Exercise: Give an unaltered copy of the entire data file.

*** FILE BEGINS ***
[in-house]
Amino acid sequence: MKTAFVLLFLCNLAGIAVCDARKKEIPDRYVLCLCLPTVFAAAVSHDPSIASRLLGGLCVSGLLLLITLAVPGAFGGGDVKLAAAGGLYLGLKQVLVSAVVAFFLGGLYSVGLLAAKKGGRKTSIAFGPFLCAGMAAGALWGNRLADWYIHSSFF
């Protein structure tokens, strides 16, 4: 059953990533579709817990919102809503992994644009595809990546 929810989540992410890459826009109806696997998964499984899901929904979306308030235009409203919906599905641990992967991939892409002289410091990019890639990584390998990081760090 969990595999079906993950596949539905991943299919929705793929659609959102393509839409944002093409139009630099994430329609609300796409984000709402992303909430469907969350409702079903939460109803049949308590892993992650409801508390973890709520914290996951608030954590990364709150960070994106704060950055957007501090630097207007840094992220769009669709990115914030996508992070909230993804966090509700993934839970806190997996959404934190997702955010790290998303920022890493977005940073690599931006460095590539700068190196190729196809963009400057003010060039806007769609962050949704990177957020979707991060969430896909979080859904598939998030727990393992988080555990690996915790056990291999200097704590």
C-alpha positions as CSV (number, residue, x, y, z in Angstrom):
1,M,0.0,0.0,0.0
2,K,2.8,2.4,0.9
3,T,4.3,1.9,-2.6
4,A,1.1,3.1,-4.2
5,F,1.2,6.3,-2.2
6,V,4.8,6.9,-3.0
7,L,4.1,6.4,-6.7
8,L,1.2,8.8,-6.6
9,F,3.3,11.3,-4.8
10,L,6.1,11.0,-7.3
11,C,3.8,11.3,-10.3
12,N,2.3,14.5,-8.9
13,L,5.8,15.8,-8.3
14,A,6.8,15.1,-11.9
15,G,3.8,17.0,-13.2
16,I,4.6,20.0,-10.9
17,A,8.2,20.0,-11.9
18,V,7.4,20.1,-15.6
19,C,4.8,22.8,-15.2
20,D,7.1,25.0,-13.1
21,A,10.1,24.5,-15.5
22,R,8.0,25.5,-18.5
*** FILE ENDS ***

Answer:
[in-house]
Amino acid sequence: MKTAFVLLFLCNLAGIAVCDARKKEIPDRYVLCLCLPTVFAAAVSHDPSIASRLLGGLCVSGLLLLITLAVPGAFGGGDVKLAAAGGLYLGLKQVLVSAVVAFFLGGLYSVGLLAAKKGGRKTSIAFGPFLCAGMAAGALWGNRLADWYIHSSFF
């Protein structure tokens, strides 16, 4: 059953990533579709817990919102809503992994644009595809990546 929810989540992410890459826009109806696997998964499984899901929904979306308030235009409203919906599905641990992967991939892409002289410091990019890639990584390998990081760090 969990595999079906993950596949539905991943299919929705793929659609959102393509839409944002093409139009630099994430329609609300796409984000709402992303909430469907969350409702079903939460109803049949308590892993992650409801508390973890709520914290996951608030954590990364709150960070994106704060950055957007501090630097207007840094992220769009669709990115914030996508992070909230993804966090509700993934839970806190997996959404934190997702955010790290998303920022890493977005940073690599931006460095590539700068190196190729196809963009400057003010060039806007769609962050949704990177957020979707991060969430896909979080859904598939998030727990393992988080555990690996915790056990291999200097704590």
C-alpha positions as CSV (number, residue, x, y, z in Angstrom):
1,M,0.0,0.0,0.0
2,K,2.8,2.4,0.9
3,T,4.3,1.9,-2.6
4,A,1.1,3.1,-4.2
5,F,1.2,6.3,-2.2
6,V,4.8,6.9,-3.0
7,L,4.1,6.4,-6.7
8,L,1.2,8.8,-6.6
9,F,3.3,11.3,-4.8
10,L,6.1,11.0,-7.3
11,C,3.8,11.3,-10.3
12,N,2.3,14.5,-8.9
13,L,5.8,15.8,-8.3
14,A,6.8,15.1,-11.9
15,G,3.8,17.0,-13.2
16,I,4.6,20.0,-10.9
17,A,8.2,20.0,-11.9
18,V,7.4,20.1,-15.6
19,C,4.8,22.8,-15.2
20,D,7.1,25.0,-13.1
21,A,10.1,24.5,-15.5
22,R,8.0,25.5,-18.5